“We are greatly encouraged that many of these federal activities are consistent with recommendations made during our 2012 consultation with community leaders and federal partners about HIV among Black MSM,” notes Dr. Ronald Valdiserri, Deputy Assistant Secretary for Health, Infectious Diseases. “These efforts, and many more underway at the federal as well as state and local levels, are vital to reducing new HIV infections among Black MSM and to improving outcomes all along the HIV care continuum for this disproportionately impacted population.”

Timothy Harrison is a Senior Policy Advisor in the Office of HIV/AIDS and Infectious Disease Policy at the U.S. Department of Health and Human Services

New Analysis Estimates the Number of People with HIV Who Could Gain New Coverage Under the ACA

Shared from The Kaiser Family Foundation.


New Analysis Estimates the Number of People with HIV Who Could Gain New Coverage Under the ACA

A new analysis by the Kaiser Family Foundation in conjunction with researchers at the Centers for Disease Control and Prevention (CDC) provides the first national estimates of the expected impact of the Affordable Care Act’s coverage expansions on people with HIV.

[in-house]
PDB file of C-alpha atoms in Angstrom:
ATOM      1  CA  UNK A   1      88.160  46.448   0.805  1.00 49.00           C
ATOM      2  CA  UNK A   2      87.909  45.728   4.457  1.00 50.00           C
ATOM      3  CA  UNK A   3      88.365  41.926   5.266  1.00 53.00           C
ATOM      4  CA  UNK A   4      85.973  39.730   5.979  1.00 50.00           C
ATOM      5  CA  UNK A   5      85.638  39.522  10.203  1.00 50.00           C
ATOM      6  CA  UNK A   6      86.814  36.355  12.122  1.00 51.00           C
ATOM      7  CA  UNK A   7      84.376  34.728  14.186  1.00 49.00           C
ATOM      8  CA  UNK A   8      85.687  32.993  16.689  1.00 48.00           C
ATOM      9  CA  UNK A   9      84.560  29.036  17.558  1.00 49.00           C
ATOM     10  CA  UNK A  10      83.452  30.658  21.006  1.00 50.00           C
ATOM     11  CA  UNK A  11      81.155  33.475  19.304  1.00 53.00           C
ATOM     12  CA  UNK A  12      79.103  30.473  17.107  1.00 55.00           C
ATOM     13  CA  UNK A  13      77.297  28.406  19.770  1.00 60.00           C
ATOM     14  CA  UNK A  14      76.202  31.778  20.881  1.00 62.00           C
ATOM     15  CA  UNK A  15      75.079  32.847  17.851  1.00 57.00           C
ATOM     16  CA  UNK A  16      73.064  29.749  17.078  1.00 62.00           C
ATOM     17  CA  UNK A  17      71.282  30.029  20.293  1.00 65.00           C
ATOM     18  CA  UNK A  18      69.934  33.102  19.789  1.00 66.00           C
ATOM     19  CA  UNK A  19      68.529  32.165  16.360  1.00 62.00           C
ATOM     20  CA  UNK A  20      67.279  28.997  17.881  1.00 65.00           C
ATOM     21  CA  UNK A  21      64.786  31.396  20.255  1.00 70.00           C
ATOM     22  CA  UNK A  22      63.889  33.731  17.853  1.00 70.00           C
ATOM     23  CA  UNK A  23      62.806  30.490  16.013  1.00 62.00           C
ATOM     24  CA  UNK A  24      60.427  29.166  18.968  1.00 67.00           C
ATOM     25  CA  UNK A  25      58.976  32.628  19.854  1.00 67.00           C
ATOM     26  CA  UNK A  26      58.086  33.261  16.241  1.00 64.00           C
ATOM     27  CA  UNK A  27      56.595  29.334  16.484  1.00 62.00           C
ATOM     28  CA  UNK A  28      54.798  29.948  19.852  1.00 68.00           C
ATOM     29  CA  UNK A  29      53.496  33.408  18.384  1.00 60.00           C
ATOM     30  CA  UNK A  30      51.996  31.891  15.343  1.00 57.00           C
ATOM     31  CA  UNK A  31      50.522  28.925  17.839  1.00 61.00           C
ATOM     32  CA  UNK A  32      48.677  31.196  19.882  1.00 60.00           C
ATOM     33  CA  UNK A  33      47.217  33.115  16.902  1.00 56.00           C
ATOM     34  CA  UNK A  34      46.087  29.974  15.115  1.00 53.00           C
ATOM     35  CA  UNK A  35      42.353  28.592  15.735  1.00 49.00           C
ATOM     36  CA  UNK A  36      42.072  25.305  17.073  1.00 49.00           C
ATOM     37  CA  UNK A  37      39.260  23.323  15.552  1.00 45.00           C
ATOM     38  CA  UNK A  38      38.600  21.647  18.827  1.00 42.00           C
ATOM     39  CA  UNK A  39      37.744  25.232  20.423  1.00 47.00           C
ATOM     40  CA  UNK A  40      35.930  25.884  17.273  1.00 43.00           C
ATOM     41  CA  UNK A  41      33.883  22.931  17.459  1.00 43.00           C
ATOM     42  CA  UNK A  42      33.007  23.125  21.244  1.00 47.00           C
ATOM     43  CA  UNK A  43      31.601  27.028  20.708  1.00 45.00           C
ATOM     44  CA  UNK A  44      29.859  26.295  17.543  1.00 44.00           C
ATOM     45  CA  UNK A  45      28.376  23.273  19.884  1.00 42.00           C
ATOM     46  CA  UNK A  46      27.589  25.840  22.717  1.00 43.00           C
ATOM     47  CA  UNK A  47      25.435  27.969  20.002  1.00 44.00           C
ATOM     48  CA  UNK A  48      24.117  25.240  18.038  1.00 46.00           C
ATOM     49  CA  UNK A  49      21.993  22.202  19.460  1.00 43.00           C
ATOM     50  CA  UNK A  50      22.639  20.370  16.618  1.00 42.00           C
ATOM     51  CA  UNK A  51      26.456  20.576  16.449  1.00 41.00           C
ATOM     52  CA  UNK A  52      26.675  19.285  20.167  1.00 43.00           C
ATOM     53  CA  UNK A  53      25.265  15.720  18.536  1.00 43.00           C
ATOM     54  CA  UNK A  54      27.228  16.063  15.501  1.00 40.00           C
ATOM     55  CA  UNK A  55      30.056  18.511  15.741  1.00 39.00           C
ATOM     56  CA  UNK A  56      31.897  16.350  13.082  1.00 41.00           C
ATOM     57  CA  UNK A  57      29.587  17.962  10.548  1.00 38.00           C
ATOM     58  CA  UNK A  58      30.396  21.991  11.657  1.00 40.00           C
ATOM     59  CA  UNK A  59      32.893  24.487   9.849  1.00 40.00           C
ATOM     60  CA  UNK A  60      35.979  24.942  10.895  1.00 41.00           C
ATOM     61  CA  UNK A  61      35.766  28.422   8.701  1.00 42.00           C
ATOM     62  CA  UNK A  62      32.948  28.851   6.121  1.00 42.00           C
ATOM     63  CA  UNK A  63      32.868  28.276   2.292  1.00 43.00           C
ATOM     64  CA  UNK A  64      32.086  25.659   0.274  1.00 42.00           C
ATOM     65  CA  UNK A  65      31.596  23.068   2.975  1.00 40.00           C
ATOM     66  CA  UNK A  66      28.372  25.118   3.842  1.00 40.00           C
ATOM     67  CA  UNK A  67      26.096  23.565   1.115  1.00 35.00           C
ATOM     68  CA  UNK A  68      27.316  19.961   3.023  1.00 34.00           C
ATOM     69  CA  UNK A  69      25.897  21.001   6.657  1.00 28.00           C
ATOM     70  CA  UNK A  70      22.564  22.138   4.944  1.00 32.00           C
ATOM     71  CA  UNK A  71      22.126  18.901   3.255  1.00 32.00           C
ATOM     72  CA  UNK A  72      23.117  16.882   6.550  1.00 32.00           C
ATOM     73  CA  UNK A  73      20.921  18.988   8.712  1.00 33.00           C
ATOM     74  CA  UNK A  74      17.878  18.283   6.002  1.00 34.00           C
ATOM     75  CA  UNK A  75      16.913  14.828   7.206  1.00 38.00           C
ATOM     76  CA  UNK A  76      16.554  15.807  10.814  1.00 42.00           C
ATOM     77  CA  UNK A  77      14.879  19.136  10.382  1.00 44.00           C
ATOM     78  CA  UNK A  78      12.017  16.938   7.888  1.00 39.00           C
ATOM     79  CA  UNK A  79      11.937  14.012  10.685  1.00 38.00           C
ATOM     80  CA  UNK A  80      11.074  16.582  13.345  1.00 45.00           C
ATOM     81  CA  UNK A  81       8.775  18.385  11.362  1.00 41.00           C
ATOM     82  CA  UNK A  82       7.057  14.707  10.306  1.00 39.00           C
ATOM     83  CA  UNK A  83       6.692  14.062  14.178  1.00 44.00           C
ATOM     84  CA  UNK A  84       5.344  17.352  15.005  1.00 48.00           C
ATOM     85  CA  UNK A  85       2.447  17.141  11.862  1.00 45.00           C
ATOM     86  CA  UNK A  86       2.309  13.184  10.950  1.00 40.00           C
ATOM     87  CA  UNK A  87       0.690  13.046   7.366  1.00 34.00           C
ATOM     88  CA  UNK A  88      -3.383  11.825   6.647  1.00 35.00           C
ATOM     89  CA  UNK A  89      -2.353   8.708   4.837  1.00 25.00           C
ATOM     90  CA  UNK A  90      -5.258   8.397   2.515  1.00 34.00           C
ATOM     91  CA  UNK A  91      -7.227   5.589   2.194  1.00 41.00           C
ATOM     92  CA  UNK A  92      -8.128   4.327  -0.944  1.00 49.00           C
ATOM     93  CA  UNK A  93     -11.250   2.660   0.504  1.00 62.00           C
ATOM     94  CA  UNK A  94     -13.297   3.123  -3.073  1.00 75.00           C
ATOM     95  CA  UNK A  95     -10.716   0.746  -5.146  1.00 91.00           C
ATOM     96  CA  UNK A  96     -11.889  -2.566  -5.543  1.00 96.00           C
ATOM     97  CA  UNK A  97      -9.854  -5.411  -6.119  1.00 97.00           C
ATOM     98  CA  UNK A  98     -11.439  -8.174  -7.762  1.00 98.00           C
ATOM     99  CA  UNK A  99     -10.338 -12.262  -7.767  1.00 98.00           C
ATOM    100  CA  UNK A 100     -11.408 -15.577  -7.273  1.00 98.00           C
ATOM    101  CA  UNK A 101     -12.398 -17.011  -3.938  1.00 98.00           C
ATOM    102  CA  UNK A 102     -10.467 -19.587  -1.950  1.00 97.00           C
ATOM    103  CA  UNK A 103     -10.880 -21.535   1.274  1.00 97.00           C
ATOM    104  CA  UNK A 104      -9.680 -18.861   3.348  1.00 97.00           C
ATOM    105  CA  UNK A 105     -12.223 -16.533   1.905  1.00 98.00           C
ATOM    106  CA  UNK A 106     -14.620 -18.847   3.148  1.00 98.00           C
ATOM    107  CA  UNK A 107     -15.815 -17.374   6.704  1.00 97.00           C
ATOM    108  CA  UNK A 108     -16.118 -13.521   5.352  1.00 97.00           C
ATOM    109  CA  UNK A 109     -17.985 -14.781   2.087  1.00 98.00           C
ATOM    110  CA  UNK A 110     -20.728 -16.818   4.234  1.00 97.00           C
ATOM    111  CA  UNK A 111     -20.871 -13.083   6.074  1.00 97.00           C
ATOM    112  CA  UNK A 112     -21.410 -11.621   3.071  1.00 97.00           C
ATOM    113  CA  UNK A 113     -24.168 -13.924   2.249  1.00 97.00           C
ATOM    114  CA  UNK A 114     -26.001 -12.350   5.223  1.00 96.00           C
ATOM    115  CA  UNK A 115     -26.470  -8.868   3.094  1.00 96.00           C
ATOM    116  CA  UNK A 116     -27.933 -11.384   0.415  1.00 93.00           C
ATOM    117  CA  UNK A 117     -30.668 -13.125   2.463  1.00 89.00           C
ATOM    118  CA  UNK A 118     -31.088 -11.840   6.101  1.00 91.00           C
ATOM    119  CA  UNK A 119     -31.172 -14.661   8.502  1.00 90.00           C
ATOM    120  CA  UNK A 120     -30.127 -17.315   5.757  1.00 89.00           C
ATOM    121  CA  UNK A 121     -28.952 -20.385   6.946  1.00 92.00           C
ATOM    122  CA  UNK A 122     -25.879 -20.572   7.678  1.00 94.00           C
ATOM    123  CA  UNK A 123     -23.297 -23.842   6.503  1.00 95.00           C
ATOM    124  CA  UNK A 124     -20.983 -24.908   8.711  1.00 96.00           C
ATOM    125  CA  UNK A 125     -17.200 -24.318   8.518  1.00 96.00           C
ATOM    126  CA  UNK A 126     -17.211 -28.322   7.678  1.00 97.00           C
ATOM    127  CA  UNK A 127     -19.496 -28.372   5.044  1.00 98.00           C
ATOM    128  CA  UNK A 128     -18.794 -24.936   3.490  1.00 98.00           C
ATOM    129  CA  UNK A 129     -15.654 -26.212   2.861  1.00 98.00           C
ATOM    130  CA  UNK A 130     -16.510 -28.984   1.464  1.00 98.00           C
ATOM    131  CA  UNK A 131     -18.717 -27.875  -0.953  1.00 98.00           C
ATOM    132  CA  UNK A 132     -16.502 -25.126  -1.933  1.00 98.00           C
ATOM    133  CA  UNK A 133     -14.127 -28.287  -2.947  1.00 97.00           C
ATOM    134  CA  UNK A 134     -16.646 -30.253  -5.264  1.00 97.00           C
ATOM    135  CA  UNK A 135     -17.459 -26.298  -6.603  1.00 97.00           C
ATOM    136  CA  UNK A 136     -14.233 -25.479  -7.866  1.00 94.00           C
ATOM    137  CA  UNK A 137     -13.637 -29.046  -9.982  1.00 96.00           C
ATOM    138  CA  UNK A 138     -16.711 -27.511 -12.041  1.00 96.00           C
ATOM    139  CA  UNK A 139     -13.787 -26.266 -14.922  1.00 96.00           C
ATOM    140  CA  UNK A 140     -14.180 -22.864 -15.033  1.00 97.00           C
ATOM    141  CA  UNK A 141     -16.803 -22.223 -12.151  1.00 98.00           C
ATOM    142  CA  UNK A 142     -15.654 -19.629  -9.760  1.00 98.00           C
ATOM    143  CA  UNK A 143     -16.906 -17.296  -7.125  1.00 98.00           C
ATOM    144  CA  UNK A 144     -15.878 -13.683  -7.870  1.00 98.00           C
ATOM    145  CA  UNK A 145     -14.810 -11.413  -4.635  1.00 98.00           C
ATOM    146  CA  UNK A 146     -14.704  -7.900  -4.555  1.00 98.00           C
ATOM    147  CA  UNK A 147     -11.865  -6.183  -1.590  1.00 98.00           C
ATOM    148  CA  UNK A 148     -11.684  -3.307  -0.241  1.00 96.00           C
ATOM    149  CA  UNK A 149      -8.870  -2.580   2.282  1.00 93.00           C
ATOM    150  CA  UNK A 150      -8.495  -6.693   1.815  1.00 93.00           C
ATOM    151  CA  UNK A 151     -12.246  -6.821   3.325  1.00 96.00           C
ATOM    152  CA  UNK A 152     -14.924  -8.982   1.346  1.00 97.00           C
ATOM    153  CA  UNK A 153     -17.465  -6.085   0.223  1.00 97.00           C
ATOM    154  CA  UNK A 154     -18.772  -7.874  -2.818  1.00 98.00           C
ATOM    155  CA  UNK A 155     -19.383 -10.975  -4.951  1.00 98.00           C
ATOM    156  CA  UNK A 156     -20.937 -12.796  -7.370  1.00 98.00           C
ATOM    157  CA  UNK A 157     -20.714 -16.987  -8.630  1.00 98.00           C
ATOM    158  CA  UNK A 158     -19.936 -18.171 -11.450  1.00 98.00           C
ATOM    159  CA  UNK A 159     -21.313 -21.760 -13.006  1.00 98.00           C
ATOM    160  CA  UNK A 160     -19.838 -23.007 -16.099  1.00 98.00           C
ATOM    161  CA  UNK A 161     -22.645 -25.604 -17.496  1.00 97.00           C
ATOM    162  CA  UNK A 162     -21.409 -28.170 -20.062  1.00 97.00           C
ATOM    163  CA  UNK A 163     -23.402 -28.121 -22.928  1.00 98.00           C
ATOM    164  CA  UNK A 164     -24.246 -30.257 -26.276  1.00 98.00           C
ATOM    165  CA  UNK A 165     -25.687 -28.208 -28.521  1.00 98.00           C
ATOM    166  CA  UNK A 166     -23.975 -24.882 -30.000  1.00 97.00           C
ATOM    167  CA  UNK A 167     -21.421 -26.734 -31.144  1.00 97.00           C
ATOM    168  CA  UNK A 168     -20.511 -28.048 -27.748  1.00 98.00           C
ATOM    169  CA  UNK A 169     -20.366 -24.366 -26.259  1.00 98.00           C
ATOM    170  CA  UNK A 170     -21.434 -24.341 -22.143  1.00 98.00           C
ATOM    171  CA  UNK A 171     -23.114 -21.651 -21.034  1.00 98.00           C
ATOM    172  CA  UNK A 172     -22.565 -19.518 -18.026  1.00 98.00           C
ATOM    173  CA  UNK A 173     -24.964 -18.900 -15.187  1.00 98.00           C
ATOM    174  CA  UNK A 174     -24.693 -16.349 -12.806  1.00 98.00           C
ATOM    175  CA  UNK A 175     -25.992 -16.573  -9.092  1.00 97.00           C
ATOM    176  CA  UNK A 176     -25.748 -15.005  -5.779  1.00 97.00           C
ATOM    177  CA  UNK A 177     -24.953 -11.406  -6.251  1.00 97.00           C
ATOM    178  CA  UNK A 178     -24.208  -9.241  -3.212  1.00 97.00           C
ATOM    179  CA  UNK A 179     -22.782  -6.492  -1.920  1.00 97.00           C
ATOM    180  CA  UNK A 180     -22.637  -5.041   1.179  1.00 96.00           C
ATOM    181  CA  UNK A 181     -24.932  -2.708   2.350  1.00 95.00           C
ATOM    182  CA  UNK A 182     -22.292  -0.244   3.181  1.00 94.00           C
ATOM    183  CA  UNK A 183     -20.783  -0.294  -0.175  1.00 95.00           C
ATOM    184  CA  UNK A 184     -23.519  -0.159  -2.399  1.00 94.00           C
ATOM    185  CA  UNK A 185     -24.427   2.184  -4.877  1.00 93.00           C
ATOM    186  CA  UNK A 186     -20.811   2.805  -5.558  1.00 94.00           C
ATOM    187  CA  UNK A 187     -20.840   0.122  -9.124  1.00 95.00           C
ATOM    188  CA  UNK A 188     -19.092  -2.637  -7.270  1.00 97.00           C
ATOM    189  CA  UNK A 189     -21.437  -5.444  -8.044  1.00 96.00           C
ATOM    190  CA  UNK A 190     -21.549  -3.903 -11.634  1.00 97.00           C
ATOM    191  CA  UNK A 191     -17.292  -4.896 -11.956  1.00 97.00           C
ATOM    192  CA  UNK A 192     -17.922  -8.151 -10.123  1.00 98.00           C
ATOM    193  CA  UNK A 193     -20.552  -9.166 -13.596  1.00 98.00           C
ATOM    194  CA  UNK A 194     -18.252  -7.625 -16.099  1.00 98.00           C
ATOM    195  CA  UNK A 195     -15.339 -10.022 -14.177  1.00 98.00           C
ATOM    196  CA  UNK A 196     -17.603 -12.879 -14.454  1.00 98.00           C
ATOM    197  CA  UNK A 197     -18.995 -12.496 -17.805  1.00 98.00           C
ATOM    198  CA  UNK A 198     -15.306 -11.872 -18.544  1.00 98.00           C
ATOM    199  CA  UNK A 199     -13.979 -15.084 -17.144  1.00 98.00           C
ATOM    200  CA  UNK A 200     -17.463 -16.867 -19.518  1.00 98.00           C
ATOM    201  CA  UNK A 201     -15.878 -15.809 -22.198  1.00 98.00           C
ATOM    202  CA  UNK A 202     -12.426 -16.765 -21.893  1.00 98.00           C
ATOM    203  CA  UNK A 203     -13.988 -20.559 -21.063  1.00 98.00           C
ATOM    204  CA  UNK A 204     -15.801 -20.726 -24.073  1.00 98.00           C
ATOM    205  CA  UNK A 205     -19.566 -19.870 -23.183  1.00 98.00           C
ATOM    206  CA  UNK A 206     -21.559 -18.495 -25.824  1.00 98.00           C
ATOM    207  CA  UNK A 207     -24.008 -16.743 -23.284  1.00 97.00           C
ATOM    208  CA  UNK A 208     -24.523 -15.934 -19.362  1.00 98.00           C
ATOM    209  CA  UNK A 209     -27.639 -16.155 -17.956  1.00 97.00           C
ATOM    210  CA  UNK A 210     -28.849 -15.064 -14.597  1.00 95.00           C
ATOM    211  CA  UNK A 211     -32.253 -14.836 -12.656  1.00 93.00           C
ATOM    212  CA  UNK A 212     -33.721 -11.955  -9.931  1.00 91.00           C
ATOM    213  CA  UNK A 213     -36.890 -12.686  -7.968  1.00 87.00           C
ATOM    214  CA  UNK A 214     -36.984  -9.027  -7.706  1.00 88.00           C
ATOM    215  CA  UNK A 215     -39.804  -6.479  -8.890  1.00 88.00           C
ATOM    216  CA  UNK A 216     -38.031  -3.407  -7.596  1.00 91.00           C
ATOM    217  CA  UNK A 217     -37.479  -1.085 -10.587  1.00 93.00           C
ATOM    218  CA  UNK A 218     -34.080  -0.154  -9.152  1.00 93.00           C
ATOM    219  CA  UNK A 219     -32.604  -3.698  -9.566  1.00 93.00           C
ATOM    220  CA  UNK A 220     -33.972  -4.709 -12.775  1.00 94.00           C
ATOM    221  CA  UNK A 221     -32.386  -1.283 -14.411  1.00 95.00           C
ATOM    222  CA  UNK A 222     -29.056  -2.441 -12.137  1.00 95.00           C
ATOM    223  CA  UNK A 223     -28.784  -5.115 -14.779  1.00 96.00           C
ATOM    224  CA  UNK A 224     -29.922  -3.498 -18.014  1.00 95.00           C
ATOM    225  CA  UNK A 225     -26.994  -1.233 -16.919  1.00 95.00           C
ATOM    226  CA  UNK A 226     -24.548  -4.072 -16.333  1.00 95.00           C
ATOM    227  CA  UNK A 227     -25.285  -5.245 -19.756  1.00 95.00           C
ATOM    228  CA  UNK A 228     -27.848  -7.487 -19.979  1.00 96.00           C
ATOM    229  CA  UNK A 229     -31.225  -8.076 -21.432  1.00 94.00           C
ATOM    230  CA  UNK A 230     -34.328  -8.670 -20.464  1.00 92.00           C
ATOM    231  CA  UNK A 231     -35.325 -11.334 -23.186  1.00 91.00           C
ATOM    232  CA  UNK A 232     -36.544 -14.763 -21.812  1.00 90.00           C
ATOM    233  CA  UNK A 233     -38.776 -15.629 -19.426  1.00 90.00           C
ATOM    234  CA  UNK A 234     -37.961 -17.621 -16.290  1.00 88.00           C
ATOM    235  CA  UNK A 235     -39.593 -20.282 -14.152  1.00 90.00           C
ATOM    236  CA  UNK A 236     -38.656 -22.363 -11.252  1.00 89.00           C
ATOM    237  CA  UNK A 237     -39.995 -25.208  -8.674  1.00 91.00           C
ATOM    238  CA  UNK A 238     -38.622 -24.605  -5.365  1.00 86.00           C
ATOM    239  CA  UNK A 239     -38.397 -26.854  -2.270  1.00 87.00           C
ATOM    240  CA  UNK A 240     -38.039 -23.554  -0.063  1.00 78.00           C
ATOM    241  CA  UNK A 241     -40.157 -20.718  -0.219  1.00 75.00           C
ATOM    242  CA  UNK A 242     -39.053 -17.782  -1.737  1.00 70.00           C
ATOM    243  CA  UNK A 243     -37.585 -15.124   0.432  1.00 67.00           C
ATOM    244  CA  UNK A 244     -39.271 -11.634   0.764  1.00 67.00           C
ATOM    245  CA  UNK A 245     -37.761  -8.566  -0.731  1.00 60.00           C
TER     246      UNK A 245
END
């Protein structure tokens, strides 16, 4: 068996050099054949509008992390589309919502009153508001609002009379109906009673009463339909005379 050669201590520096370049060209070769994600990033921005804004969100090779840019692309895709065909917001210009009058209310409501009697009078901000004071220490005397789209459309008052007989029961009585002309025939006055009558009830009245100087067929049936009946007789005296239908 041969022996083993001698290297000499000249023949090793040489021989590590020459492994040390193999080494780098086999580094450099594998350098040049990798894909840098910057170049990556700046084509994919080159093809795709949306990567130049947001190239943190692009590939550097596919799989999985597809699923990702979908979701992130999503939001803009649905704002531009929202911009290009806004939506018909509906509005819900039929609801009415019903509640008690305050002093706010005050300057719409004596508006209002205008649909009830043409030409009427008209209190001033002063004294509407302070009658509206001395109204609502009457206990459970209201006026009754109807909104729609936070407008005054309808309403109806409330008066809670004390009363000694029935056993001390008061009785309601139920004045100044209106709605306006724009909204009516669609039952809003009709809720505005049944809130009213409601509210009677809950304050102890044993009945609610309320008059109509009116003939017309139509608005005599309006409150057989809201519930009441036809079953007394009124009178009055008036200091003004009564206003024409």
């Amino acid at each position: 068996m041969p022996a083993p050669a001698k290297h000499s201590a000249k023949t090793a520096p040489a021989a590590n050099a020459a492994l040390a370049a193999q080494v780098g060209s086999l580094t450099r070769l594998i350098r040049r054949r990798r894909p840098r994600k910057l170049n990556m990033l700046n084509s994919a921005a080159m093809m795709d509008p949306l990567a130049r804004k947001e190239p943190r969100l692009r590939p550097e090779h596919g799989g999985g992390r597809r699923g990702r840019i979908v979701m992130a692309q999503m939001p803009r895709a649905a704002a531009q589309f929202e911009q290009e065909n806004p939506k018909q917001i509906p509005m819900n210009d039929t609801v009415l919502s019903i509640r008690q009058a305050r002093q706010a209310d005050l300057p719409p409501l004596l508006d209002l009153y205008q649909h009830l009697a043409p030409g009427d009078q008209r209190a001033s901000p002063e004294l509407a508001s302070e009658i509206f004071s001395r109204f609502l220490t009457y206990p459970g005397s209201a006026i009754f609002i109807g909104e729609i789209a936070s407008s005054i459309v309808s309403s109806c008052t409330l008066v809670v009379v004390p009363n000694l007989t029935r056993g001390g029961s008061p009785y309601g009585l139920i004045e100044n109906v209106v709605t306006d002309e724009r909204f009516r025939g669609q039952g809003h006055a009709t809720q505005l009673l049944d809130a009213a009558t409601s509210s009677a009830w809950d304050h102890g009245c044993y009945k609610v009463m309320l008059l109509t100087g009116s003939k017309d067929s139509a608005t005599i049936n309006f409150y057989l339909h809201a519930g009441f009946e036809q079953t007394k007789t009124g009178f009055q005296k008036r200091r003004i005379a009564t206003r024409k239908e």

The brief finds that close to 70,000 uninsured people with HIV who are in care could gain new coverage.  This group includes almost 47,000 who could gain coverage through Medicaid if all states were to expand under the law and almost 23,000 who could gain coverage through the health insurance marketplaces, most of whom would get financial assistance.

Currently, 25 states are not planning to expand their Medicaid programs under the law, reducing the number of people with HIV who could gain Medicaid coverage.  The analysis estimates that state decisions not to expand Medicaid would reduce the number eligible for Medicaid by more than 15,000, leaving them without affordable insurance.

For individuals left out of coverage expansions, the Ryan White HIV/AIDS Program will continue to be a critical source of support. The program will also likely continue to remain critical in helping wrap around insurance coverage for many insured people with HIV, as it does today.

The full analysis is available online. The Foundation has also updated The Uninsured: An Interactive Tool to highlight people with HIV who are uninsured, why they are uninsured and how the ACA could impact them.

The Kaiser Family Foundation, a leader in health policy analysis, health journalism and communication, is dedicated to filling the need for trusted, independent information on the major health issues facing our nation and its people. The Foundation is a non-profit private operating foundation, based in Menlo Park, California.